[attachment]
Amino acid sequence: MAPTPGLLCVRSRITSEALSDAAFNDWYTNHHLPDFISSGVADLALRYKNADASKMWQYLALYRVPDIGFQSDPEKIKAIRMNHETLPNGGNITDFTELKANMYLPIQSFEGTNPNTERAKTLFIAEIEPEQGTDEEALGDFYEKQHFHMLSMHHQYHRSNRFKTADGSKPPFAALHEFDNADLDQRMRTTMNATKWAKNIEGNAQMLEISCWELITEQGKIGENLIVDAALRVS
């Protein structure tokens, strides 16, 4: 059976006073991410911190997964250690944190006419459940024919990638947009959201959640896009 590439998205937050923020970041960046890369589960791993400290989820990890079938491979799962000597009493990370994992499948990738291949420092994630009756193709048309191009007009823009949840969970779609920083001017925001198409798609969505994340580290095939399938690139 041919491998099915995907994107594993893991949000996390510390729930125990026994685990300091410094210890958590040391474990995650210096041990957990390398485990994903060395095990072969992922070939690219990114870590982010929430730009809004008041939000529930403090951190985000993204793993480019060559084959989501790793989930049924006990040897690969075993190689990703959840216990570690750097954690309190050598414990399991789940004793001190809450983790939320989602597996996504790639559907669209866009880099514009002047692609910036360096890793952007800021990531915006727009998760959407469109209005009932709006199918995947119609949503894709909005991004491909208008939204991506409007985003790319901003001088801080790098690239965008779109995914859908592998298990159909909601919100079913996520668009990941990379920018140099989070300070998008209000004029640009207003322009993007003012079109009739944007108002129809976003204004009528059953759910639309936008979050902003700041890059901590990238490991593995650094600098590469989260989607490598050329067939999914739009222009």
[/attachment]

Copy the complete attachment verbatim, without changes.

Amino acid sequence: MAPTPGLLCVRSRITSEALSDAAFNDWYTNHHLPDFISSGVADLALRYKNADASKMWQYLALYRVPDIGFQSDPEKIKAIRMNHETLPNGGNITDFTELKANMYLPIQSFEGTNPNTERAKTLFIAEIEPEQGTDEEALGDFYEKQHFHMLSMHHQYHRSNRFKTADGSKPPFAALHEFDNADLDQRMRTTMNATKWAKNIEGNAQMLEISCWELITEQGKIGENLIVDAALRVS
């Protein structure tokens, strides 16, 4: 059976006073991410911190997964250690944190006419459940024919990638947009959201959640896009 590439998205937050923020970041960046890369589960791993400290989820990890079938491979799962000597009493990370994992499948990738291949420092994630009756193709048309191009007009823009949840969970779609920083001017925001198409798609969505994340580290095939399938690139 041919491998099915995907994107594993893991949000996390510390729930125990026994685990300091410094210890958590040391474990995650210096041990957990390398485990994903060395095990072969992922070939690219990114870590982010929430730009809004008041939000529930403090951190985000993204793993480019060559084959989501790793989930049924006990040897690969075993190689990703959840216990570690750097954690309190050598414990399991789940004793001190809450983790939320989602597996996504790639559907669209866009880099514009002047692609910036360096890793952007800021990531915006727009998760959407469109209005009932709006199918995947119609949503894709909005991004491909208008939204991506409007985003790319901003001088801080790098690239965008779109995914859908592998298990159909909601919100079913996520668009990941990379920018140099989070300070998008209000004029640009207003322009993007003012079109009739944007108002129809976003204004009528059953759910639309936008979050902003700041890059901590990238490991593995650094600098590469989260989607490598050329067939999914739009222009």